At the back of last year, the WHO announced that they were placing bacon, along with sausages, ham, deli meats etc, in ‘group one’ of their list of carcinogens – the same category as tobacco.
Processed meat refers to meat that has been transformed through salting, curing, fermentation, smoking, or other processes to enhance flavour or improve preservation. IARC, 2015
There’s been a fair amount of hysteria and foot stomping, and probably a few tears. It’s taken until now for me to go in search of their specific objection to these meat products cos:
- I don’t eat that much meat – of that, only a little is processed
- I didn’t want to find out that I had to give up bacon. That would make me sad
But the time has come. I can live in ignorance no longer.
So, it seems their objections due to:
- Nitrates – may form carcinogenic compounds in the body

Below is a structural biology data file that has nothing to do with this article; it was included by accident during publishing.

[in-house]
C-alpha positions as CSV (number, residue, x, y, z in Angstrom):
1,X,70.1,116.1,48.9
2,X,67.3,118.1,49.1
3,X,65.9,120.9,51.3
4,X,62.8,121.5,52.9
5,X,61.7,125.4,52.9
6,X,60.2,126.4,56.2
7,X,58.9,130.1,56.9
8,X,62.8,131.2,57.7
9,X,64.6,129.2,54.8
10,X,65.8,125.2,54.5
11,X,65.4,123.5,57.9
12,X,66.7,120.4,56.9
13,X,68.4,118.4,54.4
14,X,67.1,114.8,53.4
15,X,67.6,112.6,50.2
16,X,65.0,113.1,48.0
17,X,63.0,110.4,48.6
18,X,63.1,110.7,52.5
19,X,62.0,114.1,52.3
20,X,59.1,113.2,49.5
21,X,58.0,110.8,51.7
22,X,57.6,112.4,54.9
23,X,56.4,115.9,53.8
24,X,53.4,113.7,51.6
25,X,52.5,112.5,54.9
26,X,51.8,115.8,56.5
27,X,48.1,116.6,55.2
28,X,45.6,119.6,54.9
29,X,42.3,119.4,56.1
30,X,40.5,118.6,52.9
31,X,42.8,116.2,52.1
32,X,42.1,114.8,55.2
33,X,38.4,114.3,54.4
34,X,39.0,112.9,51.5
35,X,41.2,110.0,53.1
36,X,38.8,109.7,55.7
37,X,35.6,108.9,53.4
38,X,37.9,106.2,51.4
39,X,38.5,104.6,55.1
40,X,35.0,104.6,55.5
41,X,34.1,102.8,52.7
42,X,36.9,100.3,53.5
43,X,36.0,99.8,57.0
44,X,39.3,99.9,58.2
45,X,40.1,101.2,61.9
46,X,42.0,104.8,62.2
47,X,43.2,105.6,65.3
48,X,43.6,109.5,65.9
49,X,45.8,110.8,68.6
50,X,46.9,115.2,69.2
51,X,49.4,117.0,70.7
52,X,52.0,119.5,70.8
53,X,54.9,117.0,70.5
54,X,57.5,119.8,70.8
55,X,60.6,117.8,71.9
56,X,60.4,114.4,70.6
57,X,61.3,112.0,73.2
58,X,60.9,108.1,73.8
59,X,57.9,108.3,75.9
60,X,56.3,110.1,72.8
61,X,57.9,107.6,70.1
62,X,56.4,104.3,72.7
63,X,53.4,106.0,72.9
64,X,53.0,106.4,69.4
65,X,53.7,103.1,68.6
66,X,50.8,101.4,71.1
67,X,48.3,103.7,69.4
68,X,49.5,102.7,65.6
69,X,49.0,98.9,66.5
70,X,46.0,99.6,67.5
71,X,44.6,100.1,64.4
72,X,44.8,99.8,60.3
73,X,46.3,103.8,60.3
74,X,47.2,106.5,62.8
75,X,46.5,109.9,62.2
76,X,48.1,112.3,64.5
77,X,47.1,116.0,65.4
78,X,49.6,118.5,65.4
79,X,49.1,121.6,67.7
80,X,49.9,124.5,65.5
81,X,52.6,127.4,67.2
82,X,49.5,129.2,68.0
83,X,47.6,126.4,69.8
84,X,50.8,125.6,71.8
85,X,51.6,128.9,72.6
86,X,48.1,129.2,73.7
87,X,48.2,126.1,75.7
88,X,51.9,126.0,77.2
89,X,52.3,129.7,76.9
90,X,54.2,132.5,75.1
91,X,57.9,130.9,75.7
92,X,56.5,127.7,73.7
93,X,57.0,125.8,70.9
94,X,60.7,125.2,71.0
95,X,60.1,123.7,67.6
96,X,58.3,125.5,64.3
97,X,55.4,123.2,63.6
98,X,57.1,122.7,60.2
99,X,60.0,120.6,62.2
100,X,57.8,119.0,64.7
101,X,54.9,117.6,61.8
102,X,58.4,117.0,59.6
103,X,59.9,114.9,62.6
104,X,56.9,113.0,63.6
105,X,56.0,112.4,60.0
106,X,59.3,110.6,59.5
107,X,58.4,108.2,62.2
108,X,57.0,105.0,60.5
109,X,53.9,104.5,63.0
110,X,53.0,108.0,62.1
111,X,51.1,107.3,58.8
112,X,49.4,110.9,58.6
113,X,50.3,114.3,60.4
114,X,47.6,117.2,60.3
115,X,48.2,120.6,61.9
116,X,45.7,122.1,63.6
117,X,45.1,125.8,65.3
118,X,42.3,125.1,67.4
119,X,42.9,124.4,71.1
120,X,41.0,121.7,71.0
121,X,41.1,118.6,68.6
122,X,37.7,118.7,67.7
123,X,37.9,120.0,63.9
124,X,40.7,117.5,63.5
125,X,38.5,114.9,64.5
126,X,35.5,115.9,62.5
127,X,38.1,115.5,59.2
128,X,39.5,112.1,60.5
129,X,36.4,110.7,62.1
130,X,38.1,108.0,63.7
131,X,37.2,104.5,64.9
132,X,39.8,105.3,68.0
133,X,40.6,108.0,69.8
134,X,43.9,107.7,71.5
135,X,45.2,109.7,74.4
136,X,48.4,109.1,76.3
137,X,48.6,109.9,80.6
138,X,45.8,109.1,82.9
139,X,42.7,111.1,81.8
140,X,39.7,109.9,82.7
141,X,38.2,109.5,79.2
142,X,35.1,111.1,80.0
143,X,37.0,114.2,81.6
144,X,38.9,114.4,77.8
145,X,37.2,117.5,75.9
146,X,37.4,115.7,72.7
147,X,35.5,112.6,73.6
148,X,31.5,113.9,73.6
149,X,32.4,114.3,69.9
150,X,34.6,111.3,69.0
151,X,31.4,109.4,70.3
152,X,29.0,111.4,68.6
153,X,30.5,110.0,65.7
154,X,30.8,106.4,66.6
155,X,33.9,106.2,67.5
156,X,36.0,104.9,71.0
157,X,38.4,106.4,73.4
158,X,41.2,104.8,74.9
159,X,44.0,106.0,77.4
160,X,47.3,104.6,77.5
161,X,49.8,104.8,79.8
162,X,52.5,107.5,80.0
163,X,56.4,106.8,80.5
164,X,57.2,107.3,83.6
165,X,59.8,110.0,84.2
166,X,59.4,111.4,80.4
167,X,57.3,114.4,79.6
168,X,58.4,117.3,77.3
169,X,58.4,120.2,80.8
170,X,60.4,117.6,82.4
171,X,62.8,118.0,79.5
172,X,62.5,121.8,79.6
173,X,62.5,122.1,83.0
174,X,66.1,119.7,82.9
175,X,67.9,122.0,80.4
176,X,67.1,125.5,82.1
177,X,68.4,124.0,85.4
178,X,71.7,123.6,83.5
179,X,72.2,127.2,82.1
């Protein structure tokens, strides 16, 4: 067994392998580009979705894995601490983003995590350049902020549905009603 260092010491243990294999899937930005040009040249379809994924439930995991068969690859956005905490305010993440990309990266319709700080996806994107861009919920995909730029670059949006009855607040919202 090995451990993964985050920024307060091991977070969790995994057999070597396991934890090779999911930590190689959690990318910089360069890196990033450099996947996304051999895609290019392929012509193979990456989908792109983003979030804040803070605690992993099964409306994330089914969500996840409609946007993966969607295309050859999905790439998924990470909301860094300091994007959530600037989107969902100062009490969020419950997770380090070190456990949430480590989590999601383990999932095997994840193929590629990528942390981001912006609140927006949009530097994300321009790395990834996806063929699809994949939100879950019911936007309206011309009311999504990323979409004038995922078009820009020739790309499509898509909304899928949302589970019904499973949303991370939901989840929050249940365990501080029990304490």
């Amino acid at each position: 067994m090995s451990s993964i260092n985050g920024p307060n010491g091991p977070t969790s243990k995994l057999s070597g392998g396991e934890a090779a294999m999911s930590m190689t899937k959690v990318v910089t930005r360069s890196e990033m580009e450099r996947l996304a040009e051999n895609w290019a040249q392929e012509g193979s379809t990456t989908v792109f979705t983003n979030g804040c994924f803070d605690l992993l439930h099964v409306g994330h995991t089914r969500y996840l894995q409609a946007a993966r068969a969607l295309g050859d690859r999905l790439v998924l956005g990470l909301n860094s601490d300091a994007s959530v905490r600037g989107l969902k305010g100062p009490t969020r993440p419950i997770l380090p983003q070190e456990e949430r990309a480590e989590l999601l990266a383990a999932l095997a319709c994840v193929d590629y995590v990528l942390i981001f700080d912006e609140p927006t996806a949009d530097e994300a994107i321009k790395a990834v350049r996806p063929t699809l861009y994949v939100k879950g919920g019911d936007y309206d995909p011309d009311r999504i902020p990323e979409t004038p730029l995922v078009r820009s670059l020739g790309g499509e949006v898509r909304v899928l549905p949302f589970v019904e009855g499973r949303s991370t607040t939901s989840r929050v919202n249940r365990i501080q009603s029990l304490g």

- Salt and fat – are risk factors for heart disease
- Changes upon cooking – may produce carcinogenic compounds when cooked at high temperatures
Its report said 50g of processed meat a day – less than two slices of bacon – increased the chance of developing colorectal cancer by 18%. BBC, 2015
To be clear: Daily bacon does not raise the risk to 18 percent — it raises the risk by 18 percent. According to the National Cancer Institute, an average American’s lifetime risk of developing colorectal cancer is 4.5 percent. If you were to eat three slices of cooked bacon every single day, it would bump your lifetime risk from 4.5 to 5.3 percent. That’s a difference of about one percent from daily bacon consumption. Huffington Post, 2015
So, I think I’m at peace with this finding. I don’t feel the need to make any massive changes to my diet. We had some sausages last week, but they are the first since Christmas. And as for bacon, when was the last time I had bacon? Probably Christmas again. There’s always a chorizo in the fridge to add a little flavour and fat to the odd dish, but it’s used infrequently.
It’ll probably cross my mind next time the offending items find themselves in front of me. I might put a little less ham in Mr Eleanor’s sandwich. I might more carefully check the ingredients of packaged meats. I might put one less rasher in my once-in-a-blue-moon bacon butty. But probably not.